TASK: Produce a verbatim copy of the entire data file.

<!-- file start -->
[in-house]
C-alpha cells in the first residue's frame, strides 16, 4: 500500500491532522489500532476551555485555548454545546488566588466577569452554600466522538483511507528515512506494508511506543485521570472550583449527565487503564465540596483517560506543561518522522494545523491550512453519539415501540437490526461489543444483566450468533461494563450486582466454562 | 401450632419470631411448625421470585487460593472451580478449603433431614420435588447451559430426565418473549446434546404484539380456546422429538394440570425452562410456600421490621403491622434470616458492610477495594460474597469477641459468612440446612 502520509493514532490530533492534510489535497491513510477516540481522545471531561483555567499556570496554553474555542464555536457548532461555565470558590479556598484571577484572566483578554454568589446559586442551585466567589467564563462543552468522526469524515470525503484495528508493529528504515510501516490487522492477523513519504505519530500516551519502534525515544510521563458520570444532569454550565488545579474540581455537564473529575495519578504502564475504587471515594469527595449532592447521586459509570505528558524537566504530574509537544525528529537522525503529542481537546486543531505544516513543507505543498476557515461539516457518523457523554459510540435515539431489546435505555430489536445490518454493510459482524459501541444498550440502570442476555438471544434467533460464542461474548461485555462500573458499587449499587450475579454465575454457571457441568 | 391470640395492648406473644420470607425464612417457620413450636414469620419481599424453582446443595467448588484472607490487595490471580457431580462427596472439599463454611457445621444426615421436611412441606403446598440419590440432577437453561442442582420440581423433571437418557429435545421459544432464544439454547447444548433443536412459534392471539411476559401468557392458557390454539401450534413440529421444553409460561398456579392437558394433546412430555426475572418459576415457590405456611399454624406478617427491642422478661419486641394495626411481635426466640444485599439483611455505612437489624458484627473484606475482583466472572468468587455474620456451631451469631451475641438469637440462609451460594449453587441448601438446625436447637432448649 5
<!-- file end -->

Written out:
[in-house]
C-alpha cells in the first residue's frame, strides 16, 4: 500500500491532522489500532476551555485555548454545546488566588466577569452554600466522538483511507528515512506494508511506543485521570472550583449527565487503564465540596483517560506543561518522522494545523491550512453519539415501540437490526461489543444483566450468533461494563450486582466454562 | 401450632419470631411448625421470585487460593472451580478449603433431614420435588447451559430426565418473549446434546404484539380456546422429538394440570425452562410456600421490621403491622434470616458492610477495594460474597469477641459468612440446612 502520509493514532490530533492534510489535497491513510477516540481522545471531561483555567499556570496554553474555542464555536457548532461555565470558590479556598484571577484572566483578554454568589446559586442551585466567589467564563462543552468522526469524515470525503484495528508493529528504515510501516490487522492477523513519504505519530500516551519502534525515544510521563458520570444532569454550565488545579474540581455537564473529575495519578504502564475504587471515594469527595449532592447521586459509570505528558524537566504530574509537544525528529537522525503529542481537546486543531505544516513543507505543498476557515461539516457518523457523554459510540435515539431489546435505555430489536445490518454493510459482524459501541444498550440502570442476555438471544434467533460464542461474548461485555462500573458499587449499587450475579454465575454457571457441568 | 391470640395492648406473644420470607425464612417457620413450636414469620419481599424453582446443595467448588484472607490487595490471580457431580462427596472439599463454611457445621444426615421436611412441606403446598440419590440432577437453561442442582420440581423433571437418557429435545421459544432464544439454547447444548433443536412459534392471539411476559401468557392458557390454539401450534413440529421444553409460561398456579392437558394433546412430555426475572418459576415457590405456611399454624406478617427491642422478661419486641394495626411481635426466640444485599439483611455505612437489624458484627473484606475482583466472572468468587455474620456451631451469631451475641438469637440462609451460594449453587441448601438446625436447637432448649 5